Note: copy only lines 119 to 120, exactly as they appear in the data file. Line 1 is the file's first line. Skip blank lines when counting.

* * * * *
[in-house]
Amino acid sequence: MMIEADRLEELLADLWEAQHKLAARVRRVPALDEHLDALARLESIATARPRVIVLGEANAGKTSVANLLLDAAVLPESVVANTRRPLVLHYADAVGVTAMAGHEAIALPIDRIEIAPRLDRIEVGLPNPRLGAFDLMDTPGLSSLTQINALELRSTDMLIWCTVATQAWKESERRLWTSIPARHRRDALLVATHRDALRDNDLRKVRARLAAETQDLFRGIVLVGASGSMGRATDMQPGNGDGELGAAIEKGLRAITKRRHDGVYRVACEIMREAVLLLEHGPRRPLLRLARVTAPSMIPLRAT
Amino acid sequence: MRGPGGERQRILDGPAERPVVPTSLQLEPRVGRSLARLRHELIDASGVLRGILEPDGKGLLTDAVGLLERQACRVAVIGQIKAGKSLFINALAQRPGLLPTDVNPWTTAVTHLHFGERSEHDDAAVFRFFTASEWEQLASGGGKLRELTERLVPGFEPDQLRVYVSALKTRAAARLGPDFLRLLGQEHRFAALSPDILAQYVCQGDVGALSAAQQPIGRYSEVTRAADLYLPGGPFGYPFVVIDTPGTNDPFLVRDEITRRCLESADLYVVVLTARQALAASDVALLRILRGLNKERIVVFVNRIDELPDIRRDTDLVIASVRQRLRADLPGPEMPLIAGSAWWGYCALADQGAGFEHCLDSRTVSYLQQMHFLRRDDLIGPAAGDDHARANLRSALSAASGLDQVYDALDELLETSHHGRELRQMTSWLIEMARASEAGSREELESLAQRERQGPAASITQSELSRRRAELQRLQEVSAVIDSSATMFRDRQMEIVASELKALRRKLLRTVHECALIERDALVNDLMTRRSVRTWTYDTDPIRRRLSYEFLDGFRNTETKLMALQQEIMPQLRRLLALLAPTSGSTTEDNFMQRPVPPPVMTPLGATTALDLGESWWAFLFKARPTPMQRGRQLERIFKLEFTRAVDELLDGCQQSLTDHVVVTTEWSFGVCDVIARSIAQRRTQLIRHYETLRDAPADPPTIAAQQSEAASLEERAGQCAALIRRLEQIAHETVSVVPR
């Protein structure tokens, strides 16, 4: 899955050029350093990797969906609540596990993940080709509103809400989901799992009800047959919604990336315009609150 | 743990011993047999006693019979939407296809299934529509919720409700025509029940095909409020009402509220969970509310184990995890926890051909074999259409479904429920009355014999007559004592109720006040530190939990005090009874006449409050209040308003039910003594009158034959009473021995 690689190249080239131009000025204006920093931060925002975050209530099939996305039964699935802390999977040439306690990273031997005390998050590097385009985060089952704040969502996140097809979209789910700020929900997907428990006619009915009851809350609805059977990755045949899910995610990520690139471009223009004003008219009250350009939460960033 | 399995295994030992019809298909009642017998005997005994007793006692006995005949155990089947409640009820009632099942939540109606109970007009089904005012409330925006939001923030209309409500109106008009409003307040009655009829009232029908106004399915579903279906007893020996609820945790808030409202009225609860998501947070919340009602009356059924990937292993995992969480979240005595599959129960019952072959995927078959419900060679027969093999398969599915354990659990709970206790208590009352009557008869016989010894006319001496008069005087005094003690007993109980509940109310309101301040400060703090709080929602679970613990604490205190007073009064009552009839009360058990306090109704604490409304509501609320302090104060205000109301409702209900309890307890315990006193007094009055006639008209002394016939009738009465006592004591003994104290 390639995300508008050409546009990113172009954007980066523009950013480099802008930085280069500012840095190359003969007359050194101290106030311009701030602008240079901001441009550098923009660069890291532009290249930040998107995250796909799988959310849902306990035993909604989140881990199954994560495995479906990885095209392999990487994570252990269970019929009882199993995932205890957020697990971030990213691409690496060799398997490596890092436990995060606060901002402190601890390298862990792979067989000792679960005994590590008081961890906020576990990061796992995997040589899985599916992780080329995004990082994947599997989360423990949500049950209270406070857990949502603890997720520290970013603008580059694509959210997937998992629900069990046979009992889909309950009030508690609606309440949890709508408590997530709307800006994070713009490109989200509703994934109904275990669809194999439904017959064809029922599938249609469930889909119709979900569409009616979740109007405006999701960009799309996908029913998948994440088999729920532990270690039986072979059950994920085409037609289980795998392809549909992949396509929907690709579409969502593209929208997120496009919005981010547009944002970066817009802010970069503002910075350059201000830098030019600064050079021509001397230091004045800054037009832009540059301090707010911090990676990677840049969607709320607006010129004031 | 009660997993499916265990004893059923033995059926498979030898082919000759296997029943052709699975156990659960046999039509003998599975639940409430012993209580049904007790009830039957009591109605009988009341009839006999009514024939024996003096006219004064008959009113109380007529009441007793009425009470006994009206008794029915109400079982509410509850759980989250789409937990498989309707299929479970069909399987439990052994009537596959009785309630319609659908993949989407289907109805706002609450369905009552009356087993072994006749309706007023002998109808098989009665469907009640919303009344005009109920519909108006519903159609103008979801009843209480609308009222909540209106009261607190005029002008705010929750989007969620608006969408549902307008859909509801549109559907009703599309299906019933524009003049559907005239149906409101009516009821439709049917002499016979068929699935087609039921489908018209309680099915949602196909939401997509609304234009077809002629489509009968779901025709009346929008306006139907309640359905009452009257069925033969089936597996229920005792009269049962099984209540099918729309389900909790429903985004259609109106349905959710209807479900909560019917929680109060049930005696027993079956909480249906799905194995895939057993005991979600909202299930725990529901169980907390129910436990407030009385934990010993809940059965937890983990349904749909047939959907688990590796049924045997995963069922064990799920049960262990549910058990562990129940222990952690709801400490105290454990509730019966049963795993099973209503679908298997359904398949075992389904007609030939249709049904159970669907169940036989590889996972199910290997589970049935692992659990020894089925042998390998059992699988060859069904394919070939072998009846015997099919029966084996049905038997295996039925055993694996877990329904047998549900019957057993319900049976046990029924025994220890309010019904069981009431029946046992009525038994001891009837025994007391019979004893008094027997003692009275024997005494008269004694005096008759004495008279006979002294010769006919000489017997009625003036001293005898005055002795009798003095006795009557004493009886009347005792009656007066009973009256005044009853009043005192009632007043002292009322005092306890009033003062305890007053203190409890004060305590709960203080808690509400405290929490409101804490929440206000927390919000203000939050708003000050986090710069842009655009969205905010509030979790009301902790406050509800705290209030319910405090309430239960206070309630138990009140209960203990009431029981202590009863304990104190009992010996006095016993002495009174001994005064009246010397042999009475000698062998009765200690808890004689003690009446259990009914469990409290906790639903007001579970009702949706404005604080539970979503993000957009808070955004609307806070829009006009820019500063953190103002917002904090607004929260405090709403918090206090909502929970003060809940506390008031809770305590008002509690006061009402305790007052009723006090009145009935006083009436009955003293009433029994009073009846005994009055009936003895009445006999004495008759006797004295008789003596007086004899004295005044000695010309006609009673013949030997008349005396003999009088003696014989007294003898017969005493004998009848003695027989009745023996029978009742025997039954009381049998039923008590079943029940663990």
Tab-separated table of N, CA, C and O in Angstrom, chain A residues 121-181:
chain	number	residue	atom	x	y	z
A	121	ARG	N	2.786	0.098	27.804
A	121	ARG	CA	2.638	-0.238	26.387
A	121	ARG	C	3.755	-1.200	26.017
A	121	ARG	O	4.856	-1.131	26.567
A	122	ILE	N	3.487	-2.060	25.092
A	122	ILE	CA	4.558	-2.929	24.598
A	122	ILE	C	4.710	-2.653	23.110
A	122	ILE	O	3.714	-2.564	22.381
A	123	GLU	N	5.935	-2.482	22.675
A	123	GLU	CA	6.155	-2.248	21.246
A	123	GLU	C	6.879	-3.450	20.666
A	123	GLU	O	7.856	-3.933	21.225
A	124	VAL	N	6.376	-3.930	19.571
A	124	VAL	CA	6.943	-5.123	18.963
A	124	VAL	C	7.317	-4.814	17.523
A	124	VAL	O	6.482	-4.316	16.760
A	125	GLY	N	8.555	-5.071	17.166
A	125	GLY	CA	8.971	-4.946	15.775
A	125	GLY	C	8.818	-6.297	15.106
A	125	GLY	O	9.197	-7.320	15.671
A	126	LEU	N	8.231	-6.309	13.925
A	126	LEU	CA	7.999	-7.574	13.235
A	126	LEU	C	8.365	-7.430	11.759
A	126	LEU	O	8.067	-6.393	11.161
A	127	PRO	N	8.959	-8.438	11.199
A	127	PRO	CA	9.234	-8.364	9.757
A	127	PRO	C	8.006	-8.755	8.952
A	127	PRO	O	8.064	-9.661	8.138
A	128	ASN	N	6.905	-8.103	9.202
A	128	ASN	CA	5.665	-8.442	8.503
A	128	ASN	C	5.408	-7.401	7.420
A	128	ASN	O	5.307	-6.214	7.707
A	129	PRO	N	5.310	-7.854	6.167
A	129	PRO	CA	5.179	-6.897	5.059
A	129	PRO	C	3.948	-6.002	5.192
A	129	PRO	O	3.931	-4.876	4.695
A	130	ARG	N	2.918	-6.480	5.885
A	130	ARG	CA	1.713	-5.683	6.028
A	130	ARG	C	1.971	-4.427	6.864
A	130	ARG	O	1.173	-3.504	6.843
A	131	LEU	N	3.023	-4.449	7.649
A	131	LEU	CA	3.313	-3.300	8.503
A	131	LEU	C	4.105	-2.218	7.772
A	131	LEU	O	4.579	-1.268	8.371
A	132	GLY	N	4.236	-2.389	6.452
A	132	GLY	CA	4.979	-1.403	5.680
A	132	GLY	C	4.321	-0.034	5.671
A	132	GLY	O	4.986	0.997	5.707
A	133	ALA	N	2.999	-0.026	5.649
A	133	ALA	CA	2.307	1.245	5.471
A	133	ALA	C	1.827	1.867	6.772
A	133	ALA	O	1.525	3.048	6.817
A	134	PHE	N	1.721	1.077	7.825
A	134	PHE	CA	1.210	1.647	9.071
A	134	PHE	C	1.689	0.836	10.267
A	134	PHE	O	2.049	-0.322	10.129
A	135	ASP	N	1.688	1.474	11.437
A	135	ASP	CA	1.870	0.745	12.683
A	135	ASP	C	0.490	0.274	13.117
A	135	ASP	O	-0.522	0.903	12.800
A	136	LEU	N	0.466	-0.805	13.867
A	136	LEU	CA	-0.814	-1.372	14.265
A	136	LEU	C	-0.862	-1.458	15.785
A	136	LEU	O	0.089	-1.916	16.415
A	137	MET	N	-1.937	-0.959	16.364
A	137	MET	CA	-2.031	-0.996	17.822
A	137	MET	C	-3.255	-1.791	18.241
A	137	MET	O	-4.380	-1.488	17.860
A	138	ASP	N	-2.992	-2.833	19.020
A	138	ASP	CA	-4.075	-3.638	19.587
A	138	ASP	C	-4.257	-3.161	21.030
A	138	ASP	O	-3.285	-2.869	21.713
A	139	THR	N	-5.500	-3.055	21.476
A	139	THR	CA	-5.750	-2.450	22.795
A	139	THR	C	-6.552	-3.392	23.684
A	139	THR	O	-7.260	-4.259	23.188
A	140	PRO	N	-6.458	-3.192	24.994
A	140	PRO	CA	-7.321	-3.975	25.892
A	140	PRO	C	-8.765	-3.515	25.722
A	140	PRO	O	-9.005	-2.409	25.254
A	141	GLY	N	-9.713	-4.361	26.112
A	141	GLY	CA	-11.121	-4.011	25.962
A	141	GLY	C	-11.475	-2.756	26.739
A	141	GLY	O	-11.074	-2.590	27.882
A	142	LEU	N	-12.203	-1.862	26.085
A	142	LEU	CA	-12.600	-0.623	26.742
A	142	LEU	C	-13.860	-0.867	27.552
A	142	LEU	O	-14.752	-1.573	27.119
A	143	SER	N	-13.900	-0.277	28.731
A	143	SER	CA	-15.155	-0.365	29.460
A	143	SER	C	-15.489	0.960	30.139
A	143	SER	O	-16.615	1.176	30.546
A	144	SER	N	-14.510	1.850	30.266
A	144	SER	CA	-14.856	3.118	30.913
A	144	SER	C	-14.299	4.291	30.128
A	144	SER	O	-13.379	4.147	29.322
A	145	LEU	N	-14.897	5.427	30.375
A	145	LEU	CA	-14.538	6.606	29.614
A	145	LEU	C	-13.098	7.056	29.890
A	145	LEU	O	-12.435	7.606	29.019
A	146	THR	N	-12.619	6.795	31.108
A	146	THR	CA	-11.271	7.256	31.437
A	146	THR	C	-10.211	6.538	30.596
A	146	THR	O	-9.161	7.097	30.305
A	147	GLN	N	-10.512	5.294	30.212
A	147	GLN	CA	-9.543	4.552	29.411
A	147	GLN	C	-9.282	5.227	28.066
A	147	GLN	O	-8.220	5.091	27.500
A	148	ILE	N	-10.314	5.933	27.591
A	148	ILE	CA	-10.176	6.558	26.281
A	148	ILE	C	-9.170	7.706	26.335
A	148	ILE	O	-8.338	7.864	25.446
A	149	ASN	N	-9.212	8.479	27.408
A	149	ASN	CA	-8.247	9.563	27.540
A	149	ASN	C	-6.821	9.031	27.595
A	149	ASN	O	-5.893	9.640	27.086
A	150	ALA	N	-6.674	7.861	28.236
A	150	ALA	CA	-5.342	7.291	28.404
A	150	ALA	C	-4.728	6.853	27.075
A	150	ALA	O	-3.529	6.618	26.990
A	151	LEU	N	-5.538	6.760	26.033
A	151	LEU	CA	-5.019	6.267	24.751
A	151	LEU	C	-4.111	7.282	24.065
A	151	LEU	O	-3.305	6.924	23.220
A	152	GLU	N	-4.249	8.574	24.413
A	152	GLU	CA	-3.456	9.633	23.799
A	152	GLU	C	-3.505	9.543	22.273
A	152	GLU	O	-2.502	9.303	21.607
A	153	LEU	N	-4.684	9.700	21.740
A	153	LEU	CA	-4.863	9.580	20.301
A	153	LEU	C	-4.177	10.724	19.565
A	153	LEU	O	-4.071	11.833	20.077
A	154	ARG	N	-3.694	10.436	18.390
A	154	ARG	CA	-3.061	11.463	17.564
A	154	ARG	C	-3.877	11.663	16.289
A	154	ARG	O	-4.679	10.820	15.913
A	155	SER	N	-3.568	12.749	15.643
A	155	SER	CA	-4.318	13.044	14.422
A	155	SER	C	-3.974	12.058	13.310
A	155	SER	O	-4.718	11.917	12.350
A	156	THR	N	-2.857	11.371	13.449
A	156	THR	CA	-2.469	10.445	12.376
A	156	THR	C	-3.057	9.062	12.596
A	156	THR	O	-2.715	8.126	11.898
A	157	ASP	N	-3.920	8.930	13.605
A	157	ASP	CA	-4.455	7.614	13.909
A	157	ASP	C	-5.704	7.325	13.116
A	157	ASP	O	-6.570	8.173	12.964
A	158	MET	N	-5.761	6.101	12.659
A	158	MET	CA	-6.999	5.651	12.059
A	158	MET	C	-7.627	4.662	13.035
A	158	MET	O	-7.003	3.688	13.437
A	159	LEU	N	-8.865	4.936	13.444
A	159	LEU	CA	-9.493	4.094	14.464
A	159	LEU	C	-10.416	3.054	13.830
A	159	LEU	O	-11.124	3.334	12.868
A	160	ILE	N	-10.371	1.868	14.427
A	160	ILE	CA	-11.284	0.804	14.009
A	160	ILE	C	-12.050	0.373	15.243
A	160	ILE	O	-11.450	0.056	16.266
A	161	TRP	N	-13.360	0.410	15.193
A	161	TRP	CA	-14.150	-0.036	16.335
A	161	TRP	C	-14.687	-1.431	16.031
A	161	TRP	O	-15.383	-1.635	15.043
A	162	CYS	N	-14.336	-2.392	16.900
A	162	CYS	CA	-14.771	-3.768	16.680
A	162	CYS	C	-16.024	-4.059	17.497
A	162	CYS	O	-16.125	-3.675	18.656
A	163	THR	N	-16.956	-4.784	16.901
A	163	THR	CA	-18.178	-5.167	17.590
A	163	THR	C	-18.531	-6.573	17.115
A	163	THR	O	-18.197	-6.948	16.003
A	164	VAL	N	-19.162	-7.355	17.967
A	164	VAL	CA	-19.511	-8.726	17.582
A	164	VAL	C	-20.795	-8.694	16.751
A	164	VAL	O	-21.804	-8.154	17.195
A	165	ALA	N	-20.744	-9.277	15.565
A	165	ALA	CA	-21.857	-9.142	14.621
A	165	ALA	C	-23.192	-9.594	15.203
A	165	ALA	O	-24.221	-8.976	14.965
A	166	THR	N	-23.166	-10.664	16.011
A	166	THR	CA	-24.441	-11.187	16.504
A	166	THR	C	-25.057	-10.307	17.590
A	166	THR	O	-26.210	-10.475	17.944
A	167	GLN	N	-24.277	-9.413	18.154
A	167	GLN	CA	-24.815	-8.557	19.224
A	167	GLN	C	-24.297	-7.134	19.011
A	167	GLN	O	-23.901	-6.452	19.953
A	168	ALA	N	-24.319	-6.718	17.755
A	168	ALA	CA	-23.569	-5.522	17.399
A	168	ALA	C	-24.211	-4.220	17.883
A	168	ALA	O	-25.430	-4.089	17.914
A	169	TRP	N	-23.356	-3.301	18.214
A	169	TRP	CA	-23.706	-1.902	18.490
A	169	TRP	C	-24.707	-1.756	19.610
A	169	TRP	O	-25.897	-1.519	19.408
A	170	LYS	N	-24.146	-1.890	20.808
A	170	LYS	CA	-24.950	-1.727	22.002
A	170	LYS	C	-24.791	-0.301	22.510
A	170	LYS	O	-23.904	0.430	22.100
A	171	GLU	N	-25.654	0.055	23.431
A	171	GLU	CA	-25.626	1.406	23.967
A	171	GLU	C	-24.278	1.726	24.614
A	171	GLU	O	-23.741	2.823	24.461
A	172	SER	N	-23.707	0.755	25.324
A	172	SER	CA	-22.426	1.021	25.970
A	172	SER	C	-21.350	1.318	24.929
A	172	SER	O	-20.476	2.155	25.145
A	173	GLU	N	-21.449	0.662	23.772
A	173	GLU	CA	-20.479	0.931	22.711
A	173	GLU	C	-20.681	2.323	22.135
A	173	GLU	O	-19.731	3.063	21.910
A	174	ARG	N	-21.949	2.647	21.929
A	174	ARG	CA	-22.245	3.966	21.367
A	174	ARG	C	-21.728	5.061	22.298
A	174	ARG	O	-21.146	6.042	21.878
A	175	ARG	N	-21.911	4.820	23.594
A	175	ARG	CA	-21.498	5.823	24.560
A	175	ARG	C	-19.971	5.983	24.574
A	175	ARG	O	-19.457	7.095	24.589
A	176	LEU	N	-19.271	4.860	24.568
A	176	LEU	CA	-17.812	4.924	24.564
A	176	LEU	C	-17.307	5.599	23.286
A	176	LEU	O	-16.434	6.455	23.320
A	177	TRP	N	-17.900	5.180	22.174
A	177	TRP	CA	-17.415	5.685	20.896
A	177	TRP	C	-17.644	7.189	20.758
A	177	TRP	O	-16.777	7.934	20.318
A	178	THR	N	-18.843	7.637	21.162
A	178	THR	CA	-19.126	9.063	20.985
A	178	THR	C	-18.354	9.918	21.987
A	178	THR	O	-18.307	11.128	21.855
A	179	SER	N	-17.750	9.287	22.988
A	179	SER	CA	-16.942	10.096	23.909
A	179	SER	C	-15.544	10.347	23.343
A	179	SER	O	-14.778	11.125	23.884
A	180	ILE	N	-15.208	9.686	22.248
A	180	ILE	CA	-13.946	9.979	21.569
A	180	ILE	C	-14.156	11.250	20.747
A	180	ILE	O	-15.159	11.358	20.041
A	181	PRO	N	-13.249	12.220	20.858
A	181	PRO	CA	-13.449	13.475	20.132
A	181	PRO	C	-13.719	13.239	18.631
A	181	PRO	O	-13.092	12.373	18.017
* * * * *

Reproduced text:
A	149	ASN	N	-9.212	8.479	27.408
A	149	ASN	CA	-8.247	9.563	27.540